Post Surgery Home Care Instructions

post surgery

Post-Surgery Home Care Instructions 

After your pet has surgery, post-operative care is critical in terms of comfort, safety, and recuperation. Proper post-op care aids healing, minimizes the risk of requiring additional corrective surgeries, speeds recovery, and is vital to a successful outcome.

Learn what to expect:


  • Many Pets will whine and seem restless the first night after undergoing anesthesia, in most cases, this is a normal side effect.
  • Anesthesia can also make some pets confused, disoriented, and slightly unsteady for a few hours.
  • A slight, dry cough for a day or two is expected because of irritation from the endotracheal tube. If the cough is wet or productive, please let us know.
  • It is not unusual for defecation to be delayed for 24 to 36 hours due to the effects of anesthetics.
  • A slight increase in urination on the first day is common because of the fluids that were administered.
  • Some pets may have diarrhea for a day or two after coming home. This can be due to the medications they are taking, the stress from the change in their usual routine, etc. Call us if it lasts for two days or more.


  • Please keep your pet in a warm and dry place when you arrive home after surgery, only feed him a small amount of food and water (up to ½ of the normal amount). The next day after the surgery, your pet should be back to his normal routine.
  • Some pets are nauseated after anesthesia, so if your pet vomits, do not feed again until the morning.
  • A decreased appetite usually isn’t a concern for the first day after surgery. If your pet is not eating or drinking 24 hours after going home though or seems depressed, please notify us.
  • Fresh water should always be available.


  • Activity is often restricted for a period of time after surgery, ranging from several days to many weeks, depending on the type of surgery, make sure to have full instructions from your doctor.
  • Activity is including: running, jumping, climbing, swimming, etc.
  • Some orthopedic surgeries require 2 months or longer for adequate recovery. Back or neck surgeries may require several weeks before an animal is able to walk unaided.
  • You may need to keep your dog on a leash at all times, both inside the house and out.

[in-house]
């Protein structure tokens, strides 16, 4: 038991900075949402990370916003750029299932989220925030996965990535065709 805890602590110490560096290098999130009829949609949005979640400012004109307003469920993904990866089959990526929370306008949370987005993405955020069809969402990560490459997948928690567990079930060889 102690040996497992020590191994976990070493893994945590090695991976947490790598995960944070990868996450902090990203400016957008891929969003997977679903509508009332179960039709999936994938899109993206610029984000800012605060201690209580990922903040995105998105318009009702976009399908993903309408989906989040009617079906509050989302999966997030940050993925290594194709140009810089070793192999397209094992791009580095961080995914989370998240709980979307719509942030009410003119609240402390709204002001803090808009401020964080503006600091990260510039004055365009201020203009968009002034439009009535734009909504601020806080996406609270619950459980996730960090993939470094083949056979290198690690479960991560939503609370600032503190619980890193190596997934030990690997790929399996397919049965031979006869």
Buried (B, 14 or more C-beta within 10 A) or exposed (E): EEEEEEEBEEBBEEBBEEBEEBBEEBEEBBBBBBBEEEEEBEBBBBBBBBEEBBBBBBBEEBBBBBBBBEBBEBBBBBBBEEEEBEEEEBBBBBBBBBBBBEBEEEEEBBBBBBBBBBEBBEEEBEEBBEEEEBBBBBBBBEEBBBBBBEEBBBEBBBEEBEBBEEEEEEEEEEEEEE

• To prevent infection, surgical incisions need to remain dry. If the incision becomes dirty, gently clean it with saline solution. Otherwise, leave it alone.
  • Keep checking the incision frequently until it is completely healed. Check for swelling, oozing, pus, redness, heat, bad odor, loose or missing staples or stitches, or cuts and call us
  • Excessive licking can irritate an incision and cause infection or drainage. A normal amount of drainage is none to just a few drops.


Cones, also called Elizabethan collars or e-collars, go around your pet’s neck. These devices help prevent your pet from irritating the incision, creating an infection, and pulling out stitches or staples.



  • After certain surgeries, your pet may need to be bandaged or splinted, all of these materials need to remain clean and dry.
  • Apply a heavy plastic bag over the bandage when taking your pet outside and never leave the plastic bag on for extended periods of time as moisture will build up under the bag.
  • If the bandage or splint gets wet, dirty, or becomes loose, or if you smell a foul odor, there may be a sore developing under the bandage, please call us immediately.


  • Follow the medication schedule exactly and give the prescribed Medications for the length of time indicated.
  • Pain medications are necessary for some circumstances.
  • Watch for signs that your pet may be uncomfortable.
  • Dogs in pain will be unable to settle down and rest.
  • Cats are more likely to hide and stop eating.
  • If you miss a dose, do not double up the next dose. Simply resume the dosage schedule.
  • Do not give any medication or supplements without first discussing them with the doctor.
  • Some medications can be toxic to humans. Use gloves when handling these medications to protect your health and children should not be allowed to medicate pets.
  • Many people will give a pill with a treat, but be aware that some types of treats are inappropriate for certain conditions.


The symptoms we consider an emergency are:

  • Bleeding from the surgical site.
  • White gums
  • Temperature over 104
  • Depression or unresponsive behavior
  • Any signs of redness, swelling, or discharge could mean an infection.


If you see any of those symptoms, and/or you have any questions or concerns, please contact our hospital immediately at (415) 400-5754, our hours from 8:00 AM to 8:00 PM 7 days a week, if you reach us after hours, please call:


Pet Emergency & Specialty Center of Marin

901 Francisco Blvd E, San Rafael, CA 94901

Phone: (415) 456-7372


OakVet Animal Specialty Hospital

1133 7th St, Oakland, CA 94607

Phone: (510) 879-4888


SAGE Veterinary Centers

600 Alabama St, San Francisco, CA 94110

Phone: (415) 566-0540

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